(Bloomberg) -- There’s one Democratic presidential candidate who’s got the back of the crypto community.

Andrew Yang, an entrepreneur who is running as a Democrat in the 2020 presidential race and who recently unveiled a digital-asset platform, said he’d like to see greater regulatory frameworks for the community and its underlying blockchain technology, which he thinks could help spur new innovation.

“I believe that blockchain needs to be a big part of our future,” Yang told a crowded room at the Consensus conference in New York, where he gave a keynote address Wednesday. “If I’m in the White House, oh boy are we going to have some fun in terms of the crypto currency community.”

The crypto community embraced Yang after he published a bare framework for regulation, in which he calls for clear token definitions and tax rules. He is also advocating for clarity over which agencies have regulatory capabilities, among other things.

“We just need to provide rules of the road,” Yang said in an interview on the sidelines of the conference. “We need to figure out which agency is going to be interacting with individual currencies. It would be unfortunate if every time a new currency comes out we then have to decide which framework applies,” adding that the consumer protection aspect of his platform could loosely be based on existing security law.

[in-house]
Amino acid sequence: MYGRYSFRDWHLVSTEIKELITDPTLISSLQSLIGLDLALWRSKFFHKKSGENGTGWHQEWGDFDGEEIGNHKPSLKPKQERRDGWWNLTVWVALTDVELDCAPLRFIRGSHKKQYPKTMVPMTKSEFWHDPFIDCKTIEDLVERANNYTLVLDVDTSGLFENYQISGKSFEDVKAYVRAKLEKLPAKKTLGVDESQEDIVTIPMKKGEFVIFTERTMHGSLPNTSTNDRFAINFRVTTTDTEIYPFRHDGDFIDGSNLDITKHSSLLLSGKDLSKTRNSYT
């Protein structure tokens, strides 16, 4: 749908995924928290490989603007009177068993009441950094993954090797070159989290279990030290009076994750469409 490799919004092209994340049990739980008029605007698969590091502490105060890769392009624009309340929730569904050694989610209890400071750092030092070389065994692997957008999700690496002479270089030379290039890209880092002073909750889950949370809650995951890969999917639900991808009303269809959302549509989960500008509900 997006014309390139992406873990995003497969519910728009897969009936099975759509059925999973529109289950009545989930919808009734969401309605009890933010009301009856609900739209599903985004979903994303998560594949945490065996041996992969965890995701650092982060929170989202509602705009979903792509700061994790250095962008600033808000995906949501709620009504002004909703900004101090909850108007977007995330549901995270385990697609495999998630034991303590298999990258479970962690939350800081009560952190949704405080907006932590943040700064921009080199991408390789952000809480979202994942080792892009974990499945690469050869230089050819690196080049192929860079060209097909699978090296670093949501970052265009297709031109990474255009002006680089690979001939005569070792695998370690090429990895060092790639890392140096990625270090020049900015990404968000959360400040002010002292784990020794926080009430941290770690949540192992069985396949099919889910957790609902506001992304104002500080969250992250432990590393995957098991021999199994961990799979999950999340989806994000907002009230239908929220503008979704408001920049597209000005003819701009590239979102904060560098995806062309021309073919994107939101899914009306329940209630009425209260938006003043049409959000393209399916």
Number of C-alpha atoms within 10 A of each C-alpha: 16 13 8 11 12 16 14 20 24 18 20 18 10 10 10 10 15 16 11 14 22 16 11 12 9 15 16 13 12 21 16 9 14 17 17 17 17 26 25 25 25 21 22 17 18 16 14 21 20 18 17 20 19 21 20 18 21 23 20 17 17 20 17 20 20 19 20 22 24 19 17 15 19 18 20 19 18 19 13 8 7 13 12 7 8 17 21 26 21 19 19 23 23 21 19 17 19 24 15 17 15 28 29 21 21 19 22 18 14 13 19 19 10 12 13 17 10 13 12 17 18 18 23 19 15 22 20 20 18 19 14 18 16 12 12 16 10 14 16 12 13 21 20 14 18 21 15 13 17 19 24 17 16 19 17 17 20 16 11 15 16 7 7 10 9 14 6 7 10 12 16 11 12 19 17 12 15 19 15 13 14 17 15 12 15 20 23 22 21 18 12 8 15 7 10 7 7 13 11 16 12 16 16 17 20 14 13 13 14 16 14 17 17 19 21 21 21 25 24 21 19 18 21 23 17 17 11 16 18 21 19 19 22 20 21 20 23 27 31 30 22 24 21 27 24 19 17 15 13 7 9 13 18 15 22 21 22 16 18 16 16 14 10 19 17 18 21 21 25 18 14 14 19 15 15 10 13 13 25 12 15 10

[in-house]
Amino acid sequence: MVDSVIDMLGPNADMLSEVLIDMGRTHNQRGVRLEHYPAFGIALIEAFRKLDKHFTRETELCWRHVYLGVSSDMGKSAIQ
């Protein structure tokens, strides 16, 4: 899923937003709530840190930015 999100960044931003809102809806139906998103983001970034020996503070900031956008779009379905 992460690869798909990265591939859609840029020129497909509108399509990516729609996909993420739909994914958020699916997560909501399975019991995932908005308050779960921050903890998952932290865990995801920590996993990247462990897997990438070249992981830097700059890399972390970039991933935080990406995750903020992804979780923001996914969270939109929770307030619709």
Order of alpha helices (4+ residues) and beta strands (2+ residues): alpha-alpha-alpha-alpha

Yang does not directly own any cryptocurrencies but invests in at least one vehicle that has some holdings, he said. His campaign accepts crypto donations.

The upstart candidate is best known for his stance on universal basic income, a guaranteed $1,000 per month for citizens 18 and older, in an attempt to cushion the blow of job losses due to new technologies and automation, and to stave off another crisis.

The under-the-radar candidate has been gaining steam in an increasingly crowded field of contenders. Yang’s online following has boomed over the past two months as he’s made his rounds around the country. His bid is bolstered by his perpetual media appearances, including on Joe Rogan’s popular podcast. He announced recently that’s he’s crossed the Democratic National Committee’s threshold of 65,000 donors to participate in the first debates.

To contact the reporter on this story: Vildana Hajric in New York at vhajric1@bloomberg.net

To contact the editors responsible for this story: Jeremy Herron at jherron8@bloomberg.net, Dave Liedtka, Brendan Walsh

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